At this point, I want­ed to be able to select trav­el-time ranges and hide postal codes out­side of that range. Ini­tial­ly, I used the key­board for input. This was OK for this stage of the project, but of course it would need to be replaced with some­thing more intu­itive lat­er on. In any case, I could high­light select­ed points and dim oth­ers, which increased the display’s explorabil­i­ty con­sid­er­ably.

Pass 3

Coloring, again

The HSB spec­trum is quick and easy way of get­ting access to a full a range of col­ors. It served me well in my Twit­ter visu­al­iza­tions. How­ev­er in this case it left some­thing to be desired, aes­thet­i­cal­ly speak­ing. Via Tom Car­den I found the won­der­ful cpt-city, which cat­a­logues gra­di­ents for car­tog­ra­phy and the like. Ini­tial­ly I strug­gled with ways to get these col­ors into Pro­cess­ing, but then it turned out you could eas­i­ly read out the col­ors of pix­els from images. This allowed me to cycle through many palettes just by adding the files to my Pro­cess­ing sketch. I dis­cov­ered that a palette with a clear divi­sion in the mid­dle was best, because that pro­vides you with an extra ref­er­ence point besides the begin­ning and end.

Playing with palettes (pass 4)

Selecting, again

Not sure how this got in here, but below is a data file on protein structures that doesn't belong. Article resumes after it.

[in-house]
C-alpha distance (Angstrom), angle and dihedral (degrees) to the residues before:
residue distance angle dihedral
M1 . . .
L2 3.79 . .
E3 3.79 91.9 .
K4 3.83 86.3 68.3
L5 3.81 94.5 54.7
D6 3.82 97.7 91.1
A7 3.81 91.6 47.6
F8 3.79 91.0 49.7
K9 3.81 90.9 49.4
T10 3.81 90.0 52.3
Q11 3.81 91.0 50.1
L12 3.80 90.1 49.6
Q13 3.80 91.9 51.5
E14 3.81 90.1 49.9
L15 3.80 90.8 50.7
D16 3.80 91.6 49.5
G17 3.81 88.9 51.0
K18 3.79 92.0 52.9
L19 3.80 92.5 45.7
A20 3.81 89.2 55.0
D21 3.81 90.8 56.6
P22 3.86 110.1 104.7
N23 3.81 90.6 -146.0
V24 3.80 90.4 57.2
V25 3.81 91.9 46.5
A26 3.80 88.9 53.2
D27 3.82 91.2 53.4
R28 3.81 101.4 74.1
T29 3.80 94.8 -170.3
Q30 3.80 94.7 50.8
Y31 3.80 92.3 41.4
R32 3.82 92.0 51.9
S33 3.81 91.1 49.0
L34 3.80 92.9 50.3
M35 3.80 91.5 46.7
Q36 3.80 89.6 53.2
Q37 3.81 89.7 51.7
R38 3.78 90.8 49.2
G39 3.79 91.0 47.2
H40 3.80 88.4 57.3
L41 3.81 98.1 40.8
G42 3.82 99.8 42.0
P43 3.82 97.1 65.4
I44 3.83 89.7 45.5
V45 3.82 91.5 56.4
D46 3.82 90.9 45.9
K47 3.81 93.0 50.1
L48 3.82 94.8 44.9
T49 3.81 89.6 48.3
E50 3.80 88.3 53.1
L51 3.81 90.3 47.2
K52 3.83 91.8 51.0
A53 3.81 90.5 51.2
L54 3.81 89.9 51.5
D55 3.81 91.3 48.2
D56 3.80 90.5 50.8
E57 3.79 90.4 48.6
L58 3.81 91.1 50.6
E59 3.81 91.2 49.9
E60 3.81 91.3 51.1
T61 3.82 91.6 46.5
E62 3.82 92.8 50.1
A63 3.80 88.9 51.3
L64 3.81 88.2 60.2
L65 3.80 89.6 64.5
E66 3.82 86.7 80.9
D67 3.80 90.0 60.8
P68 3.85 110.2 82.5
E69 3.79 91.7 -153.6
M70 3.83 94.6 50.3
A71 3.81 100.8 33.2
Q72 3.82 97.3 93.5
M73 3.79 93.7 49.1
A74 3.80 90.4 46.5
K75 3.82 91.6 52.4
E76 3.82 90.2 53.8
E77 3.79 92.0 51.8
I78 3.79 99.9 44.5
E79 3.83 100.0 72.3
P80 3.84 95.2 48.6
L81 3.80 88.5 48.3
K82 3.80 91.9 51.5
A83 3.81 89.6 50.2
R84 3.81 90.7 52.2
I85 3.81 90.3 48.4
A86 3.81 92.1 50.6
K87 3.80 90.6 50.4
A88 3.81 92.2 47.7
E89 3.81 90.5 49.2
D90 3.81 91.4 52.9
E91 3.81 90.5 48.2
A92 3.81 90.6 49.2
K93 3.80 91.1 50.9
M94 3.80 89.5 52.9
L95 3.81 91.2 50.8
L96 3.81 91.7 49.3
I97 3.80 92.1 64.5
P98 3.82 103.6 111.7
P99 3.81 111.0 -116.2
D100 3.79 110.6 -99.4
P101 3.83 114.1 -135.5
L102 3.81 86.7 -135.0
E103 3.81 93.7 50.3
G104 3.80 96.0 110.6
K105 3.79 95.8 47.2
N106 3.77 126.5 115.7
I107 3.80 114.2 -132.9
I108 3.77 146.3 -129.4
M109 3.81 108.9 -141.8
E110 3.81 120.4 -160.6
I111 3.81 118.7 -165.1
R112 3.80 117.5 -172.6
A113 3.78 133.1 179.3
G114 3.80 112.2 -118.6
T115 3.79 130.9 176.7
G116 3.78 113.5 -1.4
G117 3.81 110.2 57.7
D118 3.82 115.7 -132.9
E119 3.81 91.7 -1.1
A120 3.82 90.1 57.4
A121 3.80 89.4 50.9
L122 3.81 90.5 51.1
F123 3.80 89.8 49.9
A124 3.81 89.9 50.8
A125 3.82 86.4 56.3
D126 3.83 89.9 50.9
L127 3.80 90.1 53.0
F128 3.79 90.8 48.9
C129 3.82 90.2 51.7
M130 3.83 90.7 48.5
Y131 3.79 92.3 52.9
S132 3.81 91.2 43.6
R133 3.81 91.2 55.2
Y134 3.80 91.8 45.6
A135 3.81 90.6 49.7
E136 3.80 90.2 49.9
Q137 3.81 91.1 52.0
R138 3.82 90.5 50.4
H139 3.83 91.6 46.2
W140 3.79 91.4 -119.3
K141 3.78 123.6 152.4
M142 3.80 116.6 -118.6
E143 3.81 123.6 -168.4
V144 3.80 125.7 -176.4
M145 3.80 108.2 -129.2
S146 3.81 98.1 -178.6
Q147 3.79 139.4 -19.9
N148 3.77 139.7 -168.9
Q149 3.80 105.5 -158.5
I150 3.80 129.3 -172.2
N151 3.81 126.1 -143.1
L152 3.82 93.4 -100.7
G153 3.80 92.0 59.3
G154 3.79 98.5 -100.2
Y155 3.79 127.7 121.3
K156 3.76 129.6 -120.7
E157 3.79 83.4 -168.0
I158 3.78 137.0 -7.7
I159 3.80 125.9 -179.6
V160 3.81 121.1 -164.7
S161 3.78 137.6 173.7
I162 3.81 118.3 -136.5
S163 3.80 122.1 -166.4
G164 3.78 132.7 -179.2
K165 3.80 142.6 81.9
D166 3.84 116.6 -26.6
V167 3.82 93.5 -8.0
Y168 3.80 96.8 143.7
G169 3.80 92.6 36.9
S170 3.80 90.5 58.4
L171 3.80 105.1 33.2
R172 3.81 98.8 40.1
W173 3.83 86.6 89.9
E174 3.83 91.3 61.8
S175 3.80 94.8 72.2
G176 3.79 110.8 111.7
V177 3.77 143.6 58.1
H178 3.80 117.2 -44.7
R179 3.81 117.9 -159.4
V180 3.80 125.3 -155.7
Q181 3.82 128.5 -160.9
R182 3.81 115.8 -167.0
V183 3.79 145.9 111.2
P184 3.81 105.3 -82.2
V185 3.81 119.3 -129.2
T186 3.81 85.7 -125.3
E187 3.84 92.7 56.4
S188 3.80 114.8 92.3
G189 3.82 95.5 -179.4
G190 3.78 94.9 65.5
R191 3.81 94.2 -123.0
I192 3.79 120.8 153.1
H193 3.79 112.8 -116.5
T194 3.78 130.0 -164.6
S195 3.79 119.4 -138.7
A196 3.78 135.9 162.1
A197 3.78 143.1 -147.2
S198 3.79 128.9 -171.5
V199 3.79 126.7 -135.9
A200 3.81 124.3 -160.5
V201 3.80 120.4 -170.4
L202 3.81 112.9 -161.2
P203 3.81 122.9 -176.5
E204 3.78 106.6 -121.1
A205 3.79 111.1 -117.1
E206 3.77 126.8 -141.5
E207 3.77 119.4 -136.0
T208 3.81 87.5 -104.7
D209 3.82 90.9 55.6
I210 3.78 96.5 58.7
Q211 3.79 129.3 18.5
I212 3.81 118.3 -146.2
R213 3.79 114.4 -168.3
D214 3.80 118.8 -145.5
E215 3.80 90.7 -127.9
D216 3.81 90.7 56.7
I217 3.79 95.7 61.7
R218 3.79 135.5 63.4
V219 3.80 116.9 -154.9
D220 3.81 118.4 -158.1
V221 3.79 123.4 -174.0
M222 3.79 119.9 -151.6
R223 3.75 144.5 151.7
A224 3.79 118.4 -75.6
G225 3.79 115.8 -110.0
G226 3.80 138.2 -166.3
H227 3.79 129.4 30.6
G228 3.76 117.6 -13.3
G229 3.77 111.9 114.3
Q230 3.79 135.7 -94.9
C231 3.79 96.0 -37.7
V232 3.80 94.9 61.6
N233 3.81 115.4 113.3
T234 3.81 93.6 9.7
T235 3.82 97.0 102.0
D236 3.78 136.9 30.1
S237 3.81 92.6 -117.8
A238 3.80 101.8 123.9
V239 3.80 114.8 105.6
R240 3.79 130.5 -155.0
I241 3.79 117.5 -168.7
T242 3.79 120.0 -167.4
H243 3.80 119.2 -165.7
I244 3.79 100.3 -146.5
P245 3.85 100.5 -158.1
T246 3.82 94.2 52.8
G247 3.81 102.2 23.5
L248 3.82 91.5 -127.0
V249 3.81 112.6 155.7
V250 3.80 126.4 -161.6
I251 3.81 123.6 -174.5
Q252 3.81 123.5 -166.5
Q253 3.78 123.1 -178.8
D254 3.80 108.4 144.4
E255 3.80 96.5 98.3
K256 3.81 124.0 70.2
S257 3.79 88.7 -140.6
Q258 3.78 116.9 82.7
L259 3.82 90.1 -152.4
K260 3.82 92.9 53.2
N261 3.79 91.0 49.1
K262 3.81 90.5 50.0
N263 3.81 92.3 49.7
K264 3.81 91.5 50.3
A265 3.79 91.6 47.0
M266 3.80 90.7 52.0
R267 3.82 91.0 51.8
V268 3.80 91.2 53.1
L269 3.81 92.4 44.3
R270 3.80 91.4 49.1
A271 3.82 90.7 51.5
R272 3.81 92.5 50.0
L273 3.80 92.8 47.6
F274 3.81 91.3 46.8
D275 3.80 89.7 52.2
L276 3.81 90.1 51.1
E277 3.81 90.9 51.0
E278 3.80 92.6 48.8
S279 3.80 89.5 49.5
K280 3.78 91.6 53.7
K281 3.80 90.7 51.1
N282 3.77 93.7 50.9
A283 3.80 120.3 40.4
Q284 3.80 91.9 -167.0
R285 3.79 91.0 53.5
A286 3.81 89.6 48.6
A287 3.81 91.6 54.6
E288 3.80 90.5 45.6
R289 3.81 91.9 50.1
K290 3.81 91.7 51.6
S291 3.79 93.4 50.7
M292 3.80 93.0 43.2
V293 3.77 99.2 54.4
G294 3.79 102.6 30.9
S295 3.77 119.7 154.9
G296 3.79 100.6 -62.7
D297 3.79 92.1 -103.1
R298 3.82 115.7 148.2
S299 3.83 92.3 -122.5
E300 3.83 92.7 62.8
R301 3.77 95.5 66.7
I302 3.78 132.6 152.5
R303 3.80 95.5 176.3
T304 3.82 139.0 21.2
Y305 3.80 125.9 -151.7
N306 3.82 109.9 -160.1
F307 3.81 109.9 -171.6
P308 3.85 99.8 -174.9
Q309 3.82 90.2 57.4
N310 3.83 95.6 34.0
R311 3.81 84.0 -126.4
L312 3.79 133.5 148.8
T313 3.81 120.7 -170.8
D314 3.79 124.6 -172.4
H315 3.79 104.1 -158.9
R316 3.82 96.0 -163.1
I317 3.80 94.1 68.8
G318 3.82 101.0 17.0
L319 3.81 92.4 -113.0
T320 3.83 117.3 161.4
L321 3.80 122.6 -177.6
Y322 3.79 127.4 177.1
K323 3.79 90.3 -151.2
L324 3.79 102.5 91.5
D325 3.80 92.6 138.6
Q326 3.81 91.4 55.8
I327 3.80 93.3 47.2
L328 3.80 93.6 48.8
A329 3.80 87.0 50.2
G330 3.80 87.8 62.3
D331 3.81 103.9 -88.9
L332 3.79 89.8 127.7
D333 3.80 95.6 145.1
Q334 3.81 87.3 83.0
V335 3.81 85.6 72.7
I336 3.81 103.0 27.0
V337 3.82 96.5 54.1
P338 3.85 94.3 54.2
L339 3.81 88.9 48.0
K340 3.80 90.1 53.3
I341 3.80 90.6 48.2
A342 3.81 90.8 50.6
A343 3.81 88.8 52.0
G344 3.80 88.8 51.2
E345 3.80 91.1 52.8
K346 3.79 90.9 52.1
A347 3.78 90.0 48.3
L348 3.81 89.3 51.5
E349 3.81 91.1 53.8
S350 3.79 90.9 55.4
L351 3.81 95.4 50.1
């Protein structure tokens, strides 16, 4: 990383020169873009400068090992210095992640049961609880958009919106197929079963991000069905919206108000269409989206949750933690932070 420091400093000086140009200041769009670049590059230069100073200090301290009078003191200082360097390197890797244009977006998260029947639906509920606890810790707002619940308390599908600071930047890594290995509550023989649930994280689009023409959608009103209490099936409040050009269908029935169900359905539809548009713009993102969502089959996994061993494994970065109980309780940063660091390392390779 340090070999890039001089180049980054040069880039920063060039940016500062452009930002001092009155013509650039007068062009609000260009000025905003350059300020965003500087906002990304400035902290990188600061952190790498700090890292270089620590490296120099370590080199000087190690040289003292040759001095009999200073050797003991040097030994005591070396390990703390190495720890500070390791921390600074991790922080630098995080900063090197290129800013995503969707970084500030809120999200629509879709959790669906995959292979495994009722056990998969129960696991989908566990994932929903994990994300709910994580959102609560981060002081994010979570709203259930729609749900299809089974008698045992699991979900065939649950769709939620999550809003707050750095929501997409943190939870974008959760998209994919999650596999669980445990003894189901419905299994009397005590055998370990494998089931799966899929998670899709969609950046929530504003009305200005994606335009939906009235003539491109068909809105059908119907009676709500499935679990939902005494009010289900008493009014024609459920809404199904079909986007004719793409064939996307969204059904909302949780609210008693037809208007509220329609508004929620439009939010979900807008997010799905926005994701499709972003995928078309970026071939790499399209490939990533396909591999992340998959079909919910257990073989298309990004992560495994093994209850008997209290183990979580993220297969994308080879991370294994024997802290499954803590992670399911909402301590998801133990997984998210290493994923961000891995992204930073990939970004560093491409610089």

I next turned to the inter­ac­tion bits. I knew I want­ed a so-called dual slid­er that would allow peo­ple to select the upper and low­er lim­it of trav­el time. In the Pro­cess­ing book, there is code for plen­ty of inter­face wid­gets, but sad­ly no dual slid­er. I looked around on the Pro­cess­ing board and could find none either, to my sur­prise. Even in the UI libraries (such as controlP5 and Inter­fas­cia) I could not locate one.

So I decid­ed to low­er the bar and first include two hor­i­zon­tal slid­ers, one for the upper and one for the low­er lim­it. These I made using the code on pages 448–452 of the Pro­cess­ing book. Not per­fect, but an improve­ment over the key­board con­trols.

Pass 5 – some basic interactivity

Selecting, yet again

Next, I decid­ed I’d see if I could mod­i­fy the code of the hor­i­zon­tal scroll­bar so that I would end up with a dual slid­er. After some mess­ing about (which did increase my under­stand­ing of the orig­i­nal code con­sid­er­ably) I man­aged to get it to work. This was an unex­pect­ed suc­cess. I now had a decent dual slid­er.

A proper dual slider

Exploring